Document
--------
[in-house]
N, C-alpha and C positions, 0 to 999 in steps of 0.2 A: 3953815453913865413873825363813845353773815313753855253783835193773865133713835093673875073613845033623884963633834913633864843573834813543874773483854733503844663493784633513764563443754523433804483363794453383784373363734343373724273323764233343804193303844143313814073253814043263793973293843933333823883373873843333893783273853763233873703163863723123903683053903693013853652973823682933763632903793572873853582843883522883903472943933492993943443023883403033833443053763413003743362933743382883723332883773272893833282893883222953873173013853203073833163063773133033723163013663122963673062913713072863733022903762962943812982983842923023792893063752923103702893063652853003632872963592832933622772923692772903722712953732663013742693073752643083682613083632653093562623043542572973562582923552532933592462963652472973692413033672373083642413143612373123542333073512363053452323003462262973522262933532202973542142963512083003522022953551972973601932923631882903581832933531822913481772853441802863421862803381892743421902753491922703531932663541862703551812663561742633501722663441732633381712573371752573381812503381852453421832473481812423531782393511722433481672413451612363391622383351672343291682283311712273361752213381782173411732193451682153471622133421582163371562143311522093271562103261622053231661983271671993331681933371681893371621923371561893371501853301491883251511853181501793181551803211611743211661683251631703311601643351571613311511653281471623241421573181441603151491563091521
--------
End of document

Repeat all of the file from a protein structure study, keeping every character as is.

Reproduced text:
[in-house]
N, C-alpha and C positions, 0 to 999 in steps of 0.2 A: 3953815453913865413873825363813845353773815313753855253783835193773865133713835093673875073613845033623884963633834913633864843573834813543874773483854733503844663493784633513764563443754523433804483363794453383784373363734343373724273323764233343804193303844143313814073253814043263793973293843933333823883373873843333893783273853763233873703163863723123903683053903693013853652973823682933763632903793572873853582843883522883903472943933492993943443023883403033833443053763413003743362933743382883723332883773272893833282893883222953873173013853203073833163063773133033723163013663122963673062913713072863733022903762962943812982983842923023792893063752923103702893063652853003632872963592832933622772923692772903722712953732663013742693073752643083682613083632653093562623043542572973562582923552532933592462963652472973692413033672373083642413143612373123542333073512363053452323003462262973522262933532202973542142963512083003522022953551972973601932923631882903581832933531822913481772853441802863421862803381892743421902753491922703531932663541862703551812663561742633501722663441732633381712573371752573381812503381852453421832473481812423531782393511722433481672413451612363391622383351672343291682283311712273361752213381782173411732193451682153471622133421582163371562143311522093271562103261622053231661983271671993331681933371681893371621923371561893371501853301491883251511853181501793181551803211611743211661683251631703311601643351571613311511653281471623241421573181441603151491563091521